About "aLIGO"

When reading or hearing news about LIGO, you may have wondered why we often refer to the instruments as “Advanced LIGO”, or “aLIGO”. Well, LIGO has actually been around for over 20 years, and our interferometers have undergone many changes and upgrades in that time. In fact, the first round of LIGO data collection, which took place between 2002 and 2010, used what we call “Initial LIGO”. As the name suggests, initial LIGO refers to the first version of interferometers that were built at the beginning of LIGO’s quest to detect gravitational waves.

When LIGO was approved for funding in 1990, it was understood that it would likely take many years, or even decades for the observatory to reach its full potential. The first version of LIGO’s interferometers, “Initial LIGO” (iLIGO for short) would not only actively listen for gravitational waves, but would also serve as a pathfinder, a proof of concept instrument, used to test and spur the invention of new technologies required to make something like LIGO work as originally intended.

Overall, iLIGO operated for 9 years but never detected gravitational waves. Disappointing as it was, this was not entirely unexpected. The lessons learned about how to operate, maintain, and improve one of the world’s most highly technological measuring devices, were incalculable. Construction of Advanced LIGO’s (aLIGO) upgraded components began in 2008, two years before iLIGO was retired.

Initial LIGO’s duties came to an end in 2010, at which point it was disassembled to make way for the installation of the new-and-improved Advanced LIGO detectors. The construction, preparation, and installation of aLIGO took 7 years (from 2008 to 2015).

The image and table below illustrate the differences between Initial LIGO and Advanced LIGO. Ultimately, these changes will render Advanced LIGO 10 times more sensitive than Initial LIGO.

iLIGO vs aLIGO (with caption)


Changed component

Initial LIGO

Advanced LIGO

Impact of the change

Mirrors (aka Test Masses)

25cm (9.8in) across

10cm (3.9in) thick

11kg (22lb)

34cm (13.4in) across

20cm (7.8in) thick

40kg (88lb)

In very basic terms, LIGO is designed to measure, to the highest level of precision possible, how far apart its mirrors (we call them "test masses") are. We achieve this by using a laser. But as much as lasers are necessary, they are also problematic.

Laser photons striking the mirrors can actually move them (called, "recoil"). Unfortunately, any movement other than that caused by a gravitational wave is unwanted. Thankfully, the principle of inertia gives us a solution ot this problem: increase the size and mass of the mirrors. The heavier the mirror, the harder it is for anything (like photons) to move it.

Lasers also heat up the mirrors, which can change their shape. In LIGO, even the tiniest change in the mirror’s shape could render our ability to detect gravitational waves impossible. Here again, the solution is ‘bigger is better’: a large mirror can also absorb more heat without deforming than a small mirror.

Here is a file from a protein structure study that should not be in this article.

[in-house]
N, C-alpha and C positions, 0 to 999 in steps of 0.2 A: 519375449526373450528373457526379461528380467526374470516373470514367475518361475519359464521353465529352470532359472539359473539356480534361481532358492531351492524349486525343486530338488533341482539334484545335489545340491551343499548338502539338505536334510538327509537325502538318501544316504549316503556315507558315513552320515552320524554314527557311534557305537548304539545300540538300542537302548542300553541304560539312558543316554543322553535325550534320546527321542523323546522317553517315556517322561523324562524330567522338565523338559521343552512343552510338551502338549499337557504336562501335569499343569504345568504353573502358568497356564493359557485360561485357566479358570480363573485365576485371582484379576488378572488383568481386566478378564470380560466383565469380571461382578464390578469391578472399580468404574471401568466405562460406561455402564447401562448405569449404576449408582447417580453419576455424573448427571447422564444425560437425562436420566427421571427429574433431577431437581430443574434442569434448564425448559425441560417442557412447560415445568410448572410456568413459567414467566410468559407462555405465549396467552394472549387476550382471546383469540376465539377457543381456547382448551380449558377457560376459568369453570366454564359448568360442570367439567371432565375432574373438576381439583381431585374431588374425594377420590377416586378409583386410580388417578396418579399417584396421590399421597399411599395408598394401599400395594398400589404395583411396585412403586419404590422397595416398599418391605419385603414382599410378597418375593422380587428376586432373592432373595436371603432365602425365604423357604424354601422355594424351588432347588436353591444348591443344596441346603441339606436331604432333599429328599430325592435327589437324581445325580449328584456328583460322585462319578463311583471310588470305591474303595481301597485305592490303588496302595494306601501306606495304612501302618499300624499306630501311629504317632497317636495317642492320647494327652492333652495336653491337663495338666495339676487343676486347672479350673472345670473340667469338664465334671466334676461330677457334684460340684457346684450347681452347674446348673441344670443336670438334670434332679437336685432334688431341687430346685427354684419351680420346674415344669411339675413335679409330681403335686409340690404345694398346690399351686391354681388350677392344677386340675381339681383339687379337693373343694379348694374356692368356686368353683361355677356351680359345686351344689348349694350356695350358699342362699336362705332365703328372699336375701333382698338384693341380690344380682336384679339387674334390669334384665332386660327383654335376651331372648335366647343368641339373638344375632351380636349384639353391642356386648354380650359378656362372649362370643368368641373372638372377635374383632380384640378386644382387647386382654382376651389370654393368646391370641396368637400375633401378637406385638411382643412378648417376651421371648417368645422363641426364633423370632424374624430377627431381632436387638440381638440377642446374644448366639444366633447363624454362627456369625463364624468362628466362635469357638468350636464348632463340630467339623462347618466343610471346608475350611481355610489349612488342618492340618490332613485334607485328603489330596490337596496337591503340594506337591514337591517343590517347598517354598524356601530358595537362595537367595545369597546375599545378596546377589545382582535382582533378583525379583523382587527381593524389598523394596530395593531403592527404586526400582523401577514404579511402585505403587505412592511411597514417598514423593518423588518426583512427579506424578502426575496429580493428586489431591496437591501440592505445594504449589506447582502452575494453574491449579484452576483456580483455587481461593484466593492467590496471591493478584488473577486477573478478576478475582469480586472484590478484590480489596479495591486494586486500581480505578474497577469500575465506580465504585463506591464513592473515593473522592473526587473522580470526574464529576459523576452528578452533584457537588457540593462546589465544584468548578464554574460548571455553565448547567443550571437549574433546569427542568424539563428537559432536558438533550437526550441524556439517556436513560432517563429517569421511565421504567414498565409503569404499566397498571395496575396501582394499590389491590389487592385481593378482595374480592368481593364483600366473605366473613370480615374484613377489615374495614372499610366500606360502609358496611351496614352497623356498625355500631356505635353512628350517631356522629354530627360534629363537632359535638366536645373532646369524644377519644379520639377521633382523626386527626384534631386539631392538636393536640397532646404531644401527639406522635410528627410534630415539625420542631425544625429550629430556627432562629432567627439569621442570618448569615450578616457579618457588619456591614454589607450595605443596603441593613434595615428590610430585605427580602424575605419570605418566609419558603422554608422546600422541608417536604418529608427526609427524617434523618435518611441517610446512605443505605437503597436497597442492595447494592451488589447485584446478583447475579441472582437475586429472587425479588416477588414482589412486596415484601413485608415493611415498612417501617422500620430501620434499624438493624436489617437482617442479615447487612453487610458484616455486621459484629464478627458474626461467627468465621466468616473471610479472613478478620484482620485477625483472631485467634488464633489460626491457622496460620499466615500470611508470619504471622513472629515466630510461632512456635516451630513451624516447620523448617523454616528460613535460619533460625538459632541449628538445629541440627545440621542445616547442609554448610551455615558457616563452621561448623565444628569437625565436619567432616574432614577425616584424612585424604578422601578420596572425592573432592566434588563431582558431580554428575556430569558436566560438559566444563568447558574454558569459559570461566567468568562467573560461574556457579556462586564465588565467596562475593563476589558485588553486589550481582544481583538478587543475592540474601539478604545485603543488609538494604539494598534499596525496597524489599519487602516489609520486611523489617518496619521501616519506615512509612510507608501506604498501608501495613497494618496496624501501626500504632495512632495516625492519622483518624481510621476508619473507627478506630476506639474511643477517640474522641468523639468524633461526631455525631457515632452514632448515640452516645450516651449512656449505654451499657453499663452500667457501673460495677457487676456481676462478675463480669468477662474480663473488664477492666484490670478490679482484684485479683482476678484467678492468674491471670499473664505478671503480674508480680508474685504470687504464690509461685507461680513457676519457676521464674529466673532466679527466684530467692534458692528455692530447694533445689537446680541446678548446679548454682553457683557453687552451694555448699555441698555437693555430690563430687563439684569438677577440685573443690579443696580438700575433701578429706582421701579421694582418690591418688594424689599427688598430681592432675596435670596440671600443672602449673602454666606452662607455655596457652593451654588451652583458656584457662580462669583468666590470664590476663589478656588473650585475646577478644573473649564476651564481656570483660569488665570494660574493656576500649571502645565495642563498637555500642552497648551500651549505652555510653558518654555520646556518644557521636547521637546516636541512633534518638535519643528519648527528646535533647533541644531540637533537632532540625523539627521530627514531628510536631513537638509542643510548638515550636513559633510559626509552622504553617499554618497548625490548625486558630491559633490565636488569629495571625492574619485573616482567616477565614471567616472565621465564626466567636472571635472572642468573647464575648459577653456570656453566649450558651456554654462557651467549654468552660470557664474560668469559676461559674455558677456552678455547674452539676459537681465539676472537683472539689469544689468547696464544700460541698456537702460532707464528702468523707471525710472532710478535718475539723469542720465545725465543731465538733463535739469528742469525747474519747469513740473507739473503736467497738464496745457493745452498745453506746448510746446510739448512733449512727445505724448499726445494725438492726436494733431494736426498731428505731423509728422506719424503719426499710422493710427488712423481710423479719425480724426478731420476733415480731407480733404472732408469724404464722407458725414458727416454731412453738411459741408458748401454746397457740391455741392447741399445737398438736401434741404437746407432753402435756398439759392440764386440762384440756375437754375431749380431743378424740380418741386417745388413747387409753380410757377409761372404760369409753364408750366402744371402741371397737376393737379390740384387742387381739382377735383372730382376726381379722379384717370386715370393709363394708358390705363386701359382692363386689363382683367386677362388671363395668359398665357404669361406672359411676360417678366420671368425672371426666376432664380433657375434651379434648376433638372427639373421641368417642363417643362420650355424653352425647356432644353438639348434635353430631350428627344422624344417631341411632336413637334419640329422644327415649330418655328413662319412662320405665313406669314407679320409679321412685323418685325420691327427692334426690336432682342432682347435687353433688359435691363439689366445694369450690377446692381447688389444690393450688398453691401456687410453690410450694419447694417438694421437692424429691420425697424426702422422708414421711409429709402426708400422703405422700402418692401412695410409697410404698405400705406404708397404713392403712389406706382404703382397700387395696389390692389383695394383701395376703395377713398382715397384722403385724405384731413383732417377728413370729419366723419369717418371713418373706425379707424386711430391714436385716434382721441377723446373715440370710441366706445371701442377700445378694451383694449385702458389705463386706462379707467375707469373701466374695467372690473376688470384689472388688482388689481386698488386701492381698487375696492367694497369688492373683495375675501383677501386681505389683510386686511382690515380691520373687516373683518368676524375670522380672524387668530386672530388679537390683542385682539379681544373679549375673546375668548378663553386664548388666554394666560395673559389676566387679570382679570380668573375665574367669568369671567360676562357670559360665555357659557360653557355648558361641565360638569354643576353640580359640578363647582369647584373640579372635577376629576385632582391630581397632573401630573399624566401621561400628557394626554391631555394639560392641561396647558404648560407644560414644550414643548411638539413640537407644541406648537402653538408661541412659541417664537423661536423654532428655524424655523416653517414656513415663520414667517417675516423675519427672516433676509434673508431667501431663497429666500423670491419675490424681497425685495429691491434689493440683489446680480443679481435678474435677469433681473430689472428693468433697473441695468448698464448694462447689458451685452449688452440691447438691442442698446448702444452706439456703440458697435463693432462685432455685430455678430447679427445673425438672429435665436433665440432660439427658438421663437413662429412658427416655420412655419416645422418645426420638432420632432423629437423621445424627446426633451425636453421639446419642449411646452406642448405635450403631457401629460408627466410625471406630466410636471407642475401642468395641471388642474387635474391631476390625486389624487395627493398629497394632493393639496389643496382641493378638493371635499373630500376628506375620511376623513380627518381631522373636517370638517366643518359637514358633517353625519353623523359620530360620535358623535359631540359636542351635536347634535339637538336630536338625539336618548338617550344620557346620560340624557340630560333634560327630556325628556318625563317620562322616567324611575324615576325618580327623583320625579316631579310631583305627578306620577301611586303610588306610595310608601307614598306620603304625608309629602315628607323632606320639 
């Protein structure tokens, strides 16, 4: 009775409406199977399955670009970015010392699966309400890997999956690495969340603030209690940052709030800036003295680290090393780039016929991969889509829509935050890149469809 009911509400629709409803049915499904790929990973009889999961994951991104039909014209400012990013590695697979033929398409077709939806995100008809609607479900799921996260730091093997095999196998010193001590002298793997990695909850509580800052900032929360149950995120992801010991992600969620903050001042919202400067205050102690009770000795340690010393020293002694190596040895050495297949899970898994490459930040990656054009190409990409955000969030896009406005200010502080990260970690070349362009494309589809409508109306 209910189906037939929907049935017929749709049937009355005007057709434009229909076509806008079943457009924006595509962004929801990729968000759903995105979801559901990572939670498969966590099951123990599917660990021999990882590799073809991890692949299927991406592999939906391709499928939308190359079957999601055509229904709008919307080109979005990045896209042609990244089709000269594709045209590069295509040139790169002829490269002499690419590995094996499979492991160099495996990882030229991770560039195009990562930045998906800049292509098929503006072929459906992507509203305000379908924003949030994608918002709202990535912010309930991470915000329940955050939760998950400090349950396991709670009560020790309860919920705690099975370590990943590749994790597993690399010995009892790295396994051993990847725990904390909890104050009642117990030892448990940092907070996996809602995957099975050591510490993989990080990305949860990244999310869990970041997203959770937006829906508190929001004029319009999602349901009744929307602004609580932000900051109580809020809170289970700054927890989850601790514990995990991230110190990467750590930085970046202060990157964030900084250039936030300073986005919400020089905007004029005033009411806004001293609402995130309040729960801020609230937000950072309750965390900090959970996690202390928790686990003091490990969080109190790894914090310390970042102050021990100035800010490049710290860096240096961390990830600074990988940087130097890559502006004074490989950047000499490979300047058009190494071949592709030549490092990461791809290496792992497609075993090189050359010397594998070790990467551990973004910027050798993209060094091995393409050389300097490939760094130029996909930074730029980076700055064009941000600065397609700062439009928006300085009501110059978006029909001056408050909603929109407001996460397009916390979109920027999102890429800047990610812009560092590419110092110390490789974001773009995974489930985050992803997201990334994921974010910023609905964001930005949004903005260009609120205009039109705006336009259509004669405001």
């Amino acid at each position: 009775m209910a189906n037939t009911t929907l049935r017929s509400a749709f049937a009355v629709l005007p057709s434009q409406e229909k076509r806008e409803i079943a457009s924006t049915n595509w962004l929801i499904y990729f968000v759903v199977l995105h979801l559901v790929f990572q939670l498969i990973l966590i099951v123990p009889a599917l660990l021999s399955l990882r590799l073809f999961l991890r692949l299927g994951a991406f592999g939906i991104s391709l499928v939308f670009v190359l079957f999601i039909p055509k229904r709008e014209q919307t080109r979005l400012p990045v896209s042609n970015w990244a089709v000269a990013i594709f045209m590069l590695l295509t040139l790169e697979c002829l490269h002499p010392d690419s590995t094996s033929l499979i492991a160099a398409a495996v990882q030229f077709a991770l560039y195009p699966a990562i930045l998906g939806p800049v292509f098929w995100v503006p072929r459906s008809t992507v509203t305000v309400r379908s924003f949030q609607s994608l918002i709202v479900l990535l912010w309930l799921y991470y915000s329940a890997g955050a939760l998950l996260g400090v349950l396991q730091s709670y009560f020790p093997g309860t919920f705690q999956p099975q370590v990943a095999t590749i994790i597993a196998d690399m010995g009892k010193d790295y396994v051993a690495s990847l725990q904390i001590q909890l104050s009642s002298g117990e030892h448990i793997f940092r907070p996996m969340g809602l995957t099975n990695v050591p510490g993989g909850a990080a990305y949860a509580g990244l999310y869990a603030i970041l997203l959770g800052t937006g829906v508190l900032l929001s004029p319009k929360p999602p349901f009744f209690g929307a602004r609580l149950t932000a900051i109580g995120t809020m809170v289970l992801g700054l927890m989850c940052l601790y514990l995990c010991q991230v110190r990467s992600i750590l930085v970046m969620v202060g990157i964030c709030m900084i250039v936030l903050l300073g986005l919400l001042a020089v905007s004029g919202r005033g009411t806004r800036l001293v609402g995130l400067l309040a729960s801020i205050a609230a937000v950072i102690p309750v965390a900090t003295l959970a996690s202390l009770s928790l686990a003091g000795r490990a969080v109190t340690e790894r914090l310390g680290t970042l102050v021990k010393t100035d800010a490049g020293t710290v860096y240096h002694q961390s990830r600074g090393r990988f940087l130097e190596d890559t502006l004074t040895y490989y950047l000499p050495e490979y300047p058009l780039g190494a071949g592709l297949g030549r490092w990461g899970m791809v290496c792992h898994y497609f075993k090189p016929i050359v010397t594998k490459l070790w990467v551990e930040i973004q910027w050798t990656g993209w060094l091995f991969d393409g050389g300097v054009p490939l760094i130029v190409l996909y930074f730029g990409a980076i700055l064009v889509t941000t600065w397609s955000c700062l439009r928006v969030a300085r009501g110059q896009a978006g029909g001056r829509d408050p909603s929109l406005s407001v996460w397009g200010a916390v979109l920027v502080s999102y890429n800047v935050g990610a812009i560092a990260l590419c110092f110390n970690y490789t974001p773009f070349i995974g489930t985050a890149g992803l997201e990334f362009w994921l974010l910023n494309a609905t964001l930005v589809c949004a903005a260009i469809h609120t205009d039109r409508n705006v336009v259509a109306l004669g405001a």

By making LIGO’s mirrors larger, these two troublesome sources of noise are greatly reduced.


Single pendulum

Quadruple pendulum

Initial LIGO’s test masses were suspended as a single pendulum. Advanced LIGO’s test masses reside at the bottom of a 4-segment pendulum. Starting at the top, each pendulum in the chain reduces the motion transmitted to the one below, and ultimately to the mirror.

Metal wires

Glass fibers

Initial LIGO used metal wires to hang the mirrors in their suspensions. Unfortunately, molecules in metal happen to jiggle around a lot, so much so that they can cause unwanted jiggling in the mirrors themselves. To greatly reduce this problem, LIGO engineers opted to use silica fibers to suspend aLIGO’s mirrors since the molecules in silica are much less energetic.

Seismic Isolation

Passive only

Passive + active

The term “seismic isolation” refers to the mechanisms designed to shield LIGO’s mirrors from physical vibrations caused by everything from trucks driving on nearby roads, to ocean movements, to earthquakes anywhere on Earth.

Initial LIGO used a ‘passive’ isolation system only; basically fancy shock absorbers that would absorb vibrations from the environment and prevent them from reaching the mirrors.

Advanced LIGO’s seismic isolation mechanisms were greatly enhanced. In addition to a passive system, aLIGO also uses “active” isolation systems. Here, multiple sensors monitor movement in hundreds of LIGO components and send signals to ‘actuators’ that deliberately and with great precision counteract the detected movements. This is called 'feedback'.

The resulting combination of ‘passive’ and ‘active’ seismic isolation greatly reduces the vibrations reaching LIGO’s mirrors further improving its sensitivity to the mindbogglingly small vibrations caused by gravitational waves. You can learn more about LIGO’s seismic isolation system here, and about LIGO’s feedback systems, here.